"Conscious experience, as such," Metzinger observes, "is an internal affair. Whatever else may or may not be true about consciousness, once all the internal properties of your nervous system are set, all the properties of your conscious experience - its subjective content and the way it feels to you are fully determined. By "internal" I mean not only spatial but also temporal internality - whatever is taking place right now, at this very moment. As soon as certain properties of your brain are fixed, everything you are experiencing at this moment is also fixed."
It seems to me that the latter part of Metzinger's analysis dealing with "temporal internality" is evidently wrong, and just tends to reinforce the 'reductionist view' that consciousness is just a by-product of a highly evolved brain. Take the man (above) with his 'finger pointing at the moon.' He 'sees' his arm, his finger, perhaps some clouds, the moon, and the panopoly of stars behind the moon. According to Metzinger, this would be (from our pictured man's point of view) "what is taking place right now, at this very moment, when "everything (he) is experiencing at this moment is also fixed."
Yet, we know that what he is "seeing" is the light from the stars and that reflected by the moon illuminating the clouds, the finger, and the man's arm. And we know that this light is travelling at a uniform 300,000-odd kilometres per second. The light from the man's fingertip is reflected a split nano-second before the light illuminating his arm. The reflected light from the moon takes just over 2 seconds to travel the 700,000 or so kilometers that lies between the man's fingertip and the moon.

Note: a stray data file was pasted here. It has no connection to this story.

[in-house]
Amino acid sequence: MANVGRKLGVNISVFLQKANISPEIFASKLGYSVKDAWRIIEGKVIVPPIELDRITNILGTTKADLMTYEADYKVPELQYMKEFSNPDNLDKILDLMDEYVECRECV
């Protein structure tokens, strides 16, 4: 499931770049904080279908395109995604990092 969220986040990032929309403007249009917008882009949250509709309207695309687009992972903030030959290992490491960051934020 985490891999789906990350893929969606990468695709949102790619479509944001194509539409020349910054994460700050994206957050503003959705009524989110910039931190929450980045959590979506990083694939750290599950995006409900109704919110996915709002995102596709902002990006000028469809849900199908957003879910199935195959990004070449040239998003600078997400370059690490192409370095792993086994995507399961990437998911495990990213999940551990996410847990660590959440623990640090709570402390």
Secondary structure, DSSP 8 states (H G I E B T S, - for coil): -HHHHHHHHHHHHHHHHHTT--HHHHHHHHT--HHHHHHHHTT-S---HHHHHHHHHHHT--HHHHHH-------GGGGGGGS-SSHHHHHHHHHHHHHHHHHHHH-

And the stars? Their light has been travelling for hundreds or thousands of years (or perhaps much more) to reach our man who sits quiescently pointing at the moon behind which they lie. (The closest stars - those in the Alpha Centauri star system - are 4.35 light years distant from the earth, while the nearest galaxy to the Milky Way - the Andromeda Galaxy, which is the only galaxy visible to the naked eye - lies 2.65 million light years beyond the man's outstretched fingertip.)
In one of the most familiar passages in the New Testament, Paul observes that: "For now we see through a glass, darkly; but then face to face: now I know in part; but then shall I know even as also I am known." (I Corinthians 13:12) It is a prescient reminder that our consciousness is much more than what we see, perhaps much more than we think . . . or even can think.
And each time we gaze at the stars, it is a reminder that we are all only cognizant of what has already passed, that we are in actuality blind to the present let alone the future, but that we are able to take (and are taking) actions the effects of which we will only come to know in time. Each time, this is a reminder that the laws of karma - the laws of cause and effect - are operative; and we do not, and cannot, know what those effects will be precisely, though we are good "guessers" or prognosticators. Therefore, we should treat our ever-changing present moment with the care and respect which are its due.
As the stoic, neo-platonist Roman Emperor. Marcus Aurelius, observed: "All we ever have to live and lose is this ever passing present moment."